Ilse Naude, the wife of Afikaner theologian and anti-apartheid activist Beyers Naude, has died after a heart attack, Die Burger newspaper reported on Saturday.
She was 98.
Johan Naude, the oldest son of the couple, said were it not for his mother’s strength, his father would never have achieved what he did in the fight against apartheid.
Mrs Naude underwent a hip operation two weeks ago and had complained of fatigue ever since.
She died on Thursday.
“She slept a lot in the last while and she said she was very tired,” her daughter Rita said.
The couple were married for 64 years when Naude died at the age of 89 in 2004.
On her 95th birthday Naude said she missed her husband and “wanted to go home” to join him.
The two met at the Stellenbosch University where he studied theology and mathematics.
At his 80th birthday party former president Nelson Mandela praised the couple.
“His strength is of body and spirit and is the sort of power and indomitable spirit that beat the evil of apartheid and made him a hero of our people,” Mandela said.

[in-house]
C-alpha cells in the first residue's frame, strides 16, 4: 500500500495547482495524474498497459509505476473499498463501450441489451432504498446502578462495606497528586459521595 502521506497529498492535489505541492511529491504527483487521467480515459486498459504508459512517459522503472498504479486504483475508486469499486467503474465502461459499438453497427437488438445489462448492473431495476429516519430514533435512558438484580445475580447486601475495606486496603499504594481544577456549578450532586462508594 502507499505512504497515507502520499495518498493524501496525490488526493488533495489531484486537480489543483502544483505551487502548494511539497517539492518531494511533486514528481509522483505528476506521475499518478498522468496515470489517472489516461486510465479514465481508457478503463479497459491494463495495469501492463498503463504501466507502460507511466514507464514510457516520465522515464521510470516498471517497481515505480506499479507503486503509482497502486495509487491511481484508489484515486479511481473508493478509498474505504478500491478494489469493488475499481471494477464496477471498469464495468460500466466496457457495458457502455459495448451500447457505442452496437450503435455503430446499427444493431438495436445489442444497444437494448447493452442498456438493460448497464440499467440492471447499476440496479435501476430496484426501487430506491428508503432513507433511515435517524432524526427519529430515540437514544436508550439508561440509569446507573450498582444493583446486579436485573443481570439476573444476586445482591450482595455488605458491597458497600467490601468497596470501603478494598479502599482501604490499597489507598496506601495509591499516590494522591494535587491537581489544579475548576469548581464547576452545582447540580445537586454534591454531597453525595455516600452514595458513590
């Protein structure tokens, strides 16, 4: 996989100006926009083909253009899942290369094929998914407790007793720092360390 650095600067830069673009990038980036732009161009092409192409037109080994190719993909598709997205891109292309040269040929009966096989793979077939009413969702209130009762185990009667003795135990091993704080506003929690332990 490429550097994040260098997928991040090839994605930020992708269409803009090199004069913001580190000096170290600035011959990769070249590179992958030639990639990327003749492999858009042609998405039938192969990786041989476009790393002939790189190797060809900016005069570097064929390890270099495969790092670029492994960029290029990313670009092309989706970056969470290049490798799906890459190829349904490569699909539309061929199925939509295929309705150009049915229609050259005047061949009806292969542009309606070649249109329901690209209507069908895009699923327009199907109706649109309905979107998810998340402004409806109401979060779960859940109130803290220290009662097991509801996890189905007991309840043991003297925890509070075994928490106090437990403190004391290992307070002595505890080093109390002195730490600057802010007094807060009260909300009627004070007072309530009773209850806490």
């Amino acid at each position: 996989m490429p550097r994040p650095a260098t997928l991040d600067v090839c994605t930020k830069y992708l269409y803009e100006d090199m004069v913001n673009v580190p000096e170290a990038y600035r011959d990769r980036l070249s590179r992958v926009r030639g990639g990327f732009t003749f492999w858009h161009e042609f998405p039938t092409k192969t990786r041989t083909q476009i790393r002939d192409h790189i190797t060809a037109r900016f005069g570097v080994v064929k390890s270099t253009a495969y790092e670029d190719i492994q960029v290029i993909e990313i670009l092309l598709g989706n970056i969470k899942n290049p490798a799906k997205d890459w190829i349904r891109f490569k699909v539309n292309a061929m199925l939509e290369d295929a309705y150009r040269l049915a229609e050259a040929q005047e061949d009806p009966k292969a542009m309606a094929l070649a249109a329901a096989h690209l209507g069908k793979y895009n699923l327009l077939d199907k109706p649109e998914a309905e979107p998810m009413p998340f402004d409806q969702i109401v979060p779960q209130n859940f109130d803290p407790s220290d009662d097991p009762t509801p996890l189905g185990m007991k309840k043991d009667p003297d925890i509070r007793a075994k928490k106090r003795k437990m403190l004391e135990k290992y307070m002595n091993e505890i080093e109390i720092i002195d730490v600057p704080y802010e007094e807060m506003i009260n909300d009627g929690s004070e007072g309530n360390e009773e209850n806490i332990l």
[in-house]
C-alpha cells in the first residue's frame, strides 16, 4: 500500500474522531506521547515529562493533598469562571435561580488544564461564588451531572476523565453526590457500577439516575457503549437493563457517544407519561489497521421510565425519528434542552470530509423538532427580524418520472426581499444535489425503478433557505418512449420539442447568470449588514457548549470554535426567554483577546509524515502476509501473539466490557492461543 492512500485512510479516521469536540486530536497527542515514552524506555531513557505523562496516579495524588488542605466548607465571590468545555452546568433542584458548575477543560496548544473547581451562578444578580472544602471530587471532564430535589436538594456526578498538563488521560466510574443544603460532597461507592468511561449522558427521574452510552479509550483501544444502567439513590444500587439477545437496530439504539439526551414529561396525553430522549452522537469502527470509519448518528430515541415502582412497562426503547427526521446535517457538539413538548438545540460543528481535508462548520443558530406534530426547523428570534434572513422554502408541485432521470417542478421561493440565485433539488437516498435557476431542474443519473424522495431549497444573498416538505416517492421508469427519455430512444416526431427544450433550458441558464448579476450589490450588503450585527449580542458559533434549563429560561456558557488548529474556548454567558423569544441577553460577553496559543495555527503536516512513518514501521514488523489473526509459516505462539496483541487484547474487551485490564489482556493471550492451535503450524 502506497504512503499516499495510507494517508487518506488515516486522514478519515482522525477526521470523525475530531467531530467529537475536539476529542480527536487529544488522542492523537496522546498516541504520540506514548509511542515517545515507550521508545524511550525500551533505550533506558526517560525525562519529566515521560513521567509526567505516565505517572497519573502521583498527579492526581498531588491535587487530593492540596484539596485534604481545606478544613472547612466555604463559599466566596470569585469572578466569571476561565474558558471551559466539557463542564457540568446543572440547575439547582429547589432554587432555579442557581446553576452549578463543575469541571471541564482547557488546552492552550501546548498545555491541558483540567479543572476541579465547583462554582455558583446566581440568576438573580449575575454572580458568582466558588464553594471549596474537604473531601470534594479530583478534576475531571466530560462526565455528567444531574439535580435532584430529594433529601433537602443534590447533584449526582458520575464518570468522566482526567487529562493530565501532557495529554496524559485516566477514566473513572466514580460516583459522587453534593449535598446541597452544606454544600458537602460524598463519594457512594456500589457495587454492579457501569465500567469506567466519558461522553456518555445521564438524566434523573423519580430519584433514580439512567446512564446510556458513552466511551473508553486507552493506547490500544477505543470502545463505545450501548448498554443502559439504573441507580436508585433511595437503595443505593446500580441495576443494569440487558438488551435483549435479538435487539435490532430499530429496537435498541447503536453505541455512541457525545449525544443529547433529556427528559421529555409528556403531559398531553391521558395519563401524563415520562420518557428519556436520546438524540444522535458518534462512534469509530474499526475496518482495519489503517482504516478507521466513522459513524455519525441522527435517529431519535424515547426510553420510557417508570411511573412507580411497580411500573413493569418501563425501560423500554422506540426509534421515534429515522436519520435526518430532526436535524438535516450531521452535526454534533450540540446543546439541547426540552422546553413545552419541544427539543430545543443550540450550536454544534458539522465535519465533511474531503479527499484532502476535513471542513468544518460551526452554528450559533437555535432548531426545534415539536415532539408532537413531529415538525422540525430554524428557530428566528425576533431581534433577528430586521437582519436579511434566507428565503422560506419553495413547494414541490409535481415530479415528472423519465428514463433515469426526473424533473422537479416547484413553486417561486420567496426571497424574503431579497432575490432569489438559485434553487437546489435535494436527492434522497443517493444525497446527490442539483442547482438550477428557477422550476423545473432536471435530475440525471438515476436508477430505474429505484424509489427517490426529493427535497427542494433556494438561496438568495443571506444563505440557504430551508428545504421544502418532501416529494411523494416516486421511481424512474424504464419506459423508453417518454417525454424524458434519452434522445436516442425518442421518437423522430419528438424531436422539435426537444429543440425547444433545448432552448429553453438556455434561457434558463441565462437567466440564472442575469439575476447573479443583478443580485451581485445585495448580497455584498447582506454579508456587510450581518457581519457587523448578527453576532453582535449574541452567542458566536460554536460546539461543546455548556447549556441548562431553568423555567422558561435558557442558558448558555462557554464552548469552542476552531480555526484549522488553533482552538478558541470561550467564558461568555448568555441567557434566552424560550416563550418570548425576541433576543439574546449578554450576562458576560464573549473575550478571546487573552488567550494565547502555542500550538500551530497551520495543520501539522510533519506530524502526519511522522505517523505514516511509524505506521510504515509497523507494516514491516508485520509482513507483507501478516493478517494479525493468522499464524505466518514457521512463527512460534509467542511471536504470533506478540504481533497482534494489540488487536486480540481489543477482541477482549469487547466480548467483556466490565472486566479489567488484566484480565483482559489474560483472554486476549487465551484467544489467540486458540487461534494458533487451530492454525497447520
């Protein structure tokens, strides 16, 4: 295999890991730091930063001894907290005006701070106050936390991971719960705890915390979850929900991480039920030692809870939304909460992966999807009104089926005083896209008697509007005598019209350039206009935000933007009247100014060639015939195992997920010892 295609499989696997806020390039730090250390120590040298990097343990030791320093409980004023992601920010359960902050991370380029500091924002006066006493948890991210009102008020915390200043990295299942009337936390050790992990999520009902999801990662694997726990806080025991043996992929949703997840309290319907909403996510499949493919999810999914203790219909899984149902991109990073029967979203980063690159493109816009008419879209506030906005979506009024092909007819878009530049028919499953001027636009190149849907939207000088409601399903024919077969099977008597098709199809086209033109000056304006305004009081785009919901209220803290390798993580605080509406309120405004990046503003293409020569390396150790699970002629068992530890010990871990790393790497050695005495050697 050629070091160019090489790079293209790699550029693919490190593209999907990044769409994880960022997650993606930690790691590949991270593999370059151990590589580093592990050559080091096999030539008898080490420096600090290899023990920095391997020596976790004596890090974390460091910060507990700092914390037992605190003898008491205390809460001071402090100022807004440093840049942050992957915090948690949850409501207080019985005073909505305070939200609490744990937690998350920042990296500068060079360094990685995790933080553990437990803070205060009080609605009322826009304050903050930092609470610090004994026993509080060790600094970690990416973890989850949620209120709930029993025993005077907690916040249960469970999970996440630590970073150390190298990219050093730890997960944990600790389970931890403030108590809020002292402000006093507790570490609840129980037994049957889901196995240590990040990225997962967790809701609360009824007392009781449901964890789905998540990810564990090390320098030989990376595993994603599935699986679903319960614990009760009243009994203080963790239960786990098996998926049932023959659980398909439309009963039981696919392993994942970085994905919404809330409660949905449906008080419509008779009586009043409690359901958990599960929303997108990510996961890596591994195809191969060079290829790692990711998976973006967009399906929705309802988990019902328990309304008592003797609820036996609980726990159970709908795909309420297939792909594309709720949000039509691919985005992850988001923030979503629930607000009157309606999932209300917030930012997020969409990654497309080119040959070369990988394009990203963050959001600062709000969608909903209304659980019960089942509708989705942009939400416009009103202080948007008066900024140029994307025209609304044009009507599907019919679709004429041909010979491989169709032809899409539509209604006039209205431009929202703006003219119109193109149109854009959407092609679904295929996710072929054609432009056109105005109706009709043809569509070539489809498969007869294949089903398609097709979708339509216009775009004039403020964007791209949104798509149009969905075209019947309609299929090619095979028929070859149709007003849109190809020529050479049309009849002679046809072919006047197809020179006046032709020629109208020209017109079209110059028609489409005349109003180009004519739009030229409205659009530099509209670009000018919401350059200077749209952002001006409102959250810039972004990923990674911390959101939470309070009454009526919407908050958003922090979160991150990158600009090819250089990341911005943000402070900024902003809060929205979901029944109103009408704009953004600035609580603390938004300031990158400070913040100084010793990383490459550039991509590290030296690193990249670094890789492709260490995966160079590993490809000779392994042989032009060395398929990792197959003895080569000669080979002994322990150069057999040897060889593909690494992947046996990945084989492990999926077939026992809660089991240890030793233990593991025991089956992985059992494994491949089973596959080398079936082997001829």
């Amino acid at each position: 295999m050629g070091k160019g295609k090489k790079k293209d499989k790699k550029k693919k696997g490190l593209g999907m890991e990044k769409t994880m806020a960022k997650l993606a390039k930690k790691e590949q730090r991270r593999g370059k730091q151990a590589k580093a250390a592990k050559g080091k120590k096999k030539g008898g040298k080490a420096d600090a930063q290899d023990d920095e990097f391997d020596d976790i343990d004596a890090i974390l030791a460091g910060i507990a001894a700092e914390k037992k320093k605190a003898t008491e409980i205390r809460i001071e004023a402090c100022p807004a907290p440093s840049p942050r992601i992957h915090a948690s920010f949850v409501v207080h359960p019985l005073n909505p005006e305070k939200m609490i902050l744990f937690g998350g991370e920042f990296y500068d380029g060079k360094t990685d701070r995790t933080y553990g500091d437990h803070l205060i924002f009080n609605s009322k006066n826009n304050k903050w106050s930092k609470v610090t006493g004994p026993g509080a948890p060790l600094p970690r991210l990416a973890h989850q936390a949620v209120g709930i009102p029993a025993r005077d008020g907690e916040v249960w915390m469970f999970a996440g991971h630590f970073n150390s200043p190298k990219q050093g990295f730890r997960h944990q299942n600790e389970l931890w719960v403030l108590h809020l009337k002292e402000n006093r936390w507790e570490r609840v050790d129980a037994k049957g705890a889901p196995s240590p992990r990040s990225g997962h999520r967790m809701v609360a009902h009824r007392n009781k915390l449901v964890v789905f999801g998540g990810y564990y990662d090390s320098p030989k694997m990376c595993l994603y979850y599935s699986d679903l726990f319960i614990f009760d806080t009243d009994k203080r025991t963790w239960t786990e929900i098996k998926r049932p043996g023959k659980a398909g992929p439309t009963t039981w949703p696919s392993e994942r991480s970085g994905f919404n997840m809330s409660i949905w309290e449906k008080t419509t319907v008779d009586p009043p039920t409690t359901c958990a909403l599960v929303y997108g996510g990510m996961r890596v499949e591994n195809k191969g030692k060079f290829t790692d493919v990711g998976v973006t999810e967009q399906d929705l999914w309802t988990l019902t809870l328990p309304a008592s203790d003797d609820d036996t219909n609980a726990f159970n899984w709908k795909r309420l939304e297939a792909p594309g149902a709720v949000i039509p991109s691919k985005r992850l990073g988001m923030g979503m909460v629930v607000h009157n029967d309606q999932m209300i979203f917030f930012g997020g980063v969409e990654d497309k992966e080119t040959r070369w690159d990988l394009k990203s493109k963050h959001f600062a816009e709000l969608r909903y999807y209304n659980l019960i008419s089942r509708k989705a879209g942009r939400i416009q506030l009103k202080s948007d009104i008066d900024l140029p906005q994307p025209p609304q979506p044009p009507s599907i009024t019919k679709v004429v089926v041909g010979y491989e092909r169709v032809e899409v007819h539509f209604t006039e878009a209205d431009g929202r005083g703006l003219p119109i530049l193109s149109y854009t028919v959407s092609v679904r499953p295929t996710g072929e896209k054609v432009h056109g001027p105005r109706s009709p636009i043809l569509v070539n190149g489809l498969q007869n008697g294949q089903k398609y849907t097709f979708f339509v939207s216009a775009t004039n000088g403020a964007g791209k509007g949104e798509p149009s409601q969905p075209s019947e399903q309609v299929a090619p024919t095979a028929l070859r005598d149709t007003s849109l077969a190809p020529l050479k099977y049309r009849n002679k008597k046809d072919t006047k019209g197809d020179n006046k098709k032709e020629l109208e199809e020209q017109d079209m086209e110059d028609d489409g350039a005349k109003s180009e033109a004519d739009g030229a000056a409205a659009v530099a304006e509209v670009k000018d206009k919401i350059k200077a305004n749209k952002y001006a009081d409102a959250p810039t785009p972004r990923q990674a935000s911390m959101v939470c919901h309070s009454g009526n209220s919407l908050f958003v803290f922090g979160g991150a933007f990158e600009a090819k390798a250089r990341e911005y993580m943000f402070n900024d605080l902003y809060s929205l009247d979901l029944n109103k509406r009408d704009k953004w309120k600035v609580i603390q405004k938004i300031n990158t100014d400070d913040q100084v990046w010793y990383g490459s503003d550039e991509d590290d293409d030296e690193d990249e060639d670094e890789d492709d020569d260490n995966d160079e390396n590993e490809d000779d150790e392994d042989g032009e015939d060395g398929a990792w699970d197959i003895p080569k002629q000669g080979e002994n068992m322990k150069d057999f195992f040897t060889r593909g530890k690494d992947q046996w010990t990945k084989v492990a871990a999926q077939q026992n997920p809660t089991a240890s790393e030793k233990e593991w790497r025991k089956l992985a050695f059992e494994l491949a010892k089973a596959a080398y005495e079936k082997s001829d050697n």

“If someone asks me what a new South African should be, I will say ‘Look at Beyers and his wife, Ilse’.”
The presidency on Saturday issued a statement of condolence.
“We will always remember Tannie Ilse as the pillar beside her late husband, Dr Beyers Naude, a pioneer of non-racialism and one of the stalwarts of our struggle for liberation both here and abroad, they both loved and were loved by our people, black and white,” said President Jacob Zuma in a statement.
“On behalf of myself, the government and the people of South Africa, we extend our deepest condolences and may her soul rest in peace,” said Zuma.
In his autobiography, My Land of Hope, Naude credited his wife for planting the seed of non-racialism in him.
Ilse Naude grew up on the Moravian mission in Genadendal near Caledon. She became used to living with coloured people who worked at the church at a time when South Africans of different races were kept separate.
In his autobiography Naude admitted that for chauvinistic reasons he did not keep his wife informed about his growing estrangement from the apartheid regime.
The couple had two serious disagreements in their time together. The first was when he said he wanted to leave the country and she said she would not follow him. The second was when he left the Dutch Reformed Church and she remained a member.
Naude leaves four children, four grandchildren and three great grandchildren. – Sapa